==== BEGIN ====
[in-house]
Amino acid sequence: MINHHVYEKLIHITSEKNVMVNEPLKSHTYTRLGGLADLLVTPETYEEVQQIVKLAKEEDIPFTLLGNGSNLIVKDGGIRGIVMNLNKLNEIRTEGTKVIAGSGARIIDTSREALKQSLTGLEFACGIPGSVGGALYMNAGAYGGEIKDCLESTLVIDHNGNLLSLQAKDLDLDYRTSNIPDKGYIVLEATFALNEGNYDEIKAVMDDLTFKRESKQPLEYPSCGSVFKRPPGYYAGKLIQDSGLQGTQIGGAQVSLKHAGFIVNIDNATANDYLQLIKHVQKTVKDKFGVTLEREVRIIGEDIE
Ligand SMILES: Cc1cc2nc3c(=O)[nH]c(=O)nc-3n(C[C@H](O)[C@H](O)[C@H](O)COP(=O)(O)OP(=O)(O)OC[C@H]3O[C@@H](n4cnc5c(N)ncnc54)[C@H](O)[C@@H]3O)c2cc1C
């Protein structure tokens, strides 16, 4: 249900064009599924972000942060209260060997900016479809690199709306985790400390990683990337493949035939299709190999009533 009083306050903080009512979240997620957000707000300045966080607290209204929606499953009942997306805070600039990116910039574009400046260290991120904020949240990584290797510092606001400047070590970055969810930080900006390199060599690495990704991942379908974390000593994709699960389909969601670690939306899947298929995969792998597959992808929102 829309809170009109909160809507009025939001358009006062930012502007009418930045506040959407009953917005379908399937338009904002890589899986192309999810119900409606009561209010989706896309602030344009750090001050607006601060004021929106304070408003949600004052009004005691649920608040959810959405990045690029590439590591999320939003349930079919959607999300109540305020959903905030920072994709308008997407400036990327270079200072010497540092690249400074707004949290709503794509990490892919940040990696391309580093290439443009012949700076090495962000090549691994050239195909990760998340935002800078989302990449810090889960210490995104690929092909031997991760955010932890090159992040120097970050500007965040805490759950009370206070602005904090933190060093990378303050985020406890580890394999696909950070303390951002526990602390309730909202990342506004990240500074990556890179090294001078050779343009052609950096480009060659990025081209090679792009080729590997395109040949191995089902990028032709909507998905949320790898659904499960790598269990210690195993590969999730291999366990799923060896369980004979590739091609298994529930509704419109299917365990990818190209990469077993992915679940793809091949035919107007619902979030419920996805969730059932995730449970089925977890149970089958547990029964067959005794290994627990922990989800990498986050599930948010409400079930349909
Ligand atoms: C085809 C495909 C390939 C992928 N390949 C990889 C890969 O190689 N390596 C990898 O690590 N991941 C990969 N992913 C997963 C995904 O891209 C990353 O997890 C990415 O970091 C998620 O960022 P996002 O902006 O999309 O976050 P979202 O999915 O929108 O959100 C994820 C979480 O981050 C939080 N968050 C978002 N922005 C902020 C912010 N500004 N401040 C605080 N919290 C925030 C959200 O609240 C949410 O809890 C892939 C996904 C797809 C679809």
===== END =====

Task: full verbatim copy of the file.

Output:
[in-house]
Amino acid sequence: MINHHVYEKLIHITSEKNVMVNEPLKSHTYTRLGGLADLLVTPETYEEVQQIVKLAKEEDIPFTLLGNGSNLIVKDGGIRGIVMNLNKLNEIRTEGTKVIAGSGARIIDTSREALKQSLTGLEFACGIPGSVGGALYMNAGAYGGEIKDCLESTLVIDHNGNLLSLQAKDLDLDYRTSNIPDKGYIVLEATFALNEGNYDEIKAVMDDLTFKRESKQPLEYPSCGSVFKRPPGYYAGKLIQDSGLQGTQIGGAQVSLKHAGFIVNIDNATANDYLQLIKHVQKTVKDKFGVTLEREVRIIGEDIE
Ligand SMILES: Cc1cc2nc3c(=O)[nH]c(=O)nc-3n(C[C@H](O)[C@H](O)[C@H](O)COP(=O)(O)OP(=O)(O)OC[C@H]3O[C@@H](n4cnc5c(N)ncnc54)[C@H](O)[C@@H]3O)c2cc1C
């Protein structure tokens, strides 16, 4: 249900064009599924972000942060209260060997900016479809690199709306985790400390990683990337493949035939299709190999009533 009083306050903080009512979240997620957000707000300045966080607290209204929606499953009942997306805070600039990116910039574009400046260290991120904020949240990584290797510092606001400047070590970055969810930080900006390199060599690495990704991942379908974390000593994709699960389909969601670690939306899947298929995969792998597959992808929102 829309809170009109909160809507009025939001358009006062930012502007009418930045506040959407009953917005379908399937338009904002890589899986192309999810119900409606009561209010989706896309602030344009750090001050607006601060004021929106304070408003949600004052009004005691649920608040959810959405990045690029590439590591999320939003349930079919959607999300109540305020959903905030920072994709308008997407400036990327270079200072010497540092690249400074707004949290709503794509990490892919940040990696391309580093290439443009012949700076090495962000090549691994050239195909990760998340935002800078989302990449810090889960210490995104690929092909031997991760955010932890090159992040120097970050500007965040805490759950009370206070602005904090933190060093990378303050985020406890580890394999696909950070303390951002526990602390309730909202990342506004990240500074990556890179090294001078050779343009052609950096480009060659990025081209090679792009080729590997395109040949191995089902990028032709909507998905949320790898659904499960790598269990210690195993590969999730291999366990799923060896369980004979590739091609298994529930509704419109299917365990990818190209990469077993992915679940793809091949035919107007619902979030419920996805969730059932995730449970089925977890149970089958547990029964067959005794290994627990922990989800990498986050599930948010409400079930349909
Ligand atoms: C085809 C495909 C390939 C992928 N390949 C990889 C890969 O190689 N390596 C990898 O690590 N991941 C990969 N992913 C997963 C995904 O891209 C990353 O997890 C990415 O970091 C998620 O960022 P996002 O902006 O999309 O976050 P979202 O999915 O929108 O959100 C994820 C979480 O981050 C939080 N968050 C978002 N922005 C902020 C912010 N500004 N401040 C605080 N919290 C925030 C959200 O609240 C949410 O809890 C892939 C996904 C797809 C679809």